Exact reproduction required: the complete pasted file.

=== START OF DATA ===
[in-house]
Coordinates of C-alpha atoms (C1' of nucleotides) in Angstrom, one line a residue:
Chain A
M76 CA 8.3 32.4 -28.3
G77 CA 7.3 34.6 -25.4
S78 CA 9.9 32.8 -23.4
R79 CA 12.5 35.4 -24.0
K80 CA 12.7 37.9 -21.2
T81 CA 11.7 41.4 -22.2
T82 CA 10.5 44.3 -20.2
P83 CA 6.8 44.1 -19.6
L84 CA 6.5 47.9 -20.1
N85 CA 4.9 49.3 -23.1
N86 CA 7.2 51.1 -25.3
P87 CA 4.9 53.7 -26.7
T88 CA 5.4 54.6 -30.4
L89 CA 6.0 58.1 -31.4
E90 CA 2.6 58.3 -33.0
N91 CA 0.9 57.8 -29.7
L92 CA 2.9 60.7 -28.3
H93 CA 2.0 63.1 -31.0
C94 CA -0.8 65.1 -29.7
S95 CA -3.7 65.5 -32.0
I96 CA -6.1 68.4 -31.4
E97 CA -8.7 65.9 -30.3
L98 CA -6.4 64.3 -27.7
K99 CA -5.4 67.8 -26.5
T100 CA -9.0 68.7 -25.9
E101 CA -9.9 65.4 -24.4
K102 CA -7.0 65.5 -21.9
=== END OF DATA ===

[in-house]
Coordinates of C-alpha atoms (C1' of nucleotides) in Angstrom, one line a residue:
Chain A
M76 CA 8.3 32.4 -28.3
G77 CA 7.3 34.6 -25.4
S78 CA 9.9 32.8 -23.4
R79 CA 12.5 35.4 -24.0
K80 CA 12.7 37.9 -21.2
T81 CA 11.7 41.4 -22.2
T82 CA 10.5 44.3 -20.2
P83 CA 6.8 44.1 -19.6
L84 CA 6.5 47.9 -20.1
N85 CA 4.9 49.3 -23.1
N86 CA 7.2 51.1 -25.3
P87 CA 4.9 53.7 -26.7
T88 CA 5.4 54.6 -30.4
L89 CA 6.0 58.1 -31.4
E90 CA 2.6 58.3 -33.0
N91 CA 0.9 57.8 -29.7
L92 CA 2.9 60.7 -28.3
H93 CA 2.0 63.1 -31.0
C94 CA -0.8 65.1 -29.7
S95 CA -3.7 65.5 -32.0
I96 CA -6.1 68.4 -31.4
E97 CA -8.7 65.9 -30.3
L98 CA -6.4 64.3 -27.7
K99 CA -5.4 67.8 -26.5
T100 CA -9.0 68.7 -25.9
E101 CA -9.9 65.4 -24.4
K102 CA -7.0 65.5 -21.9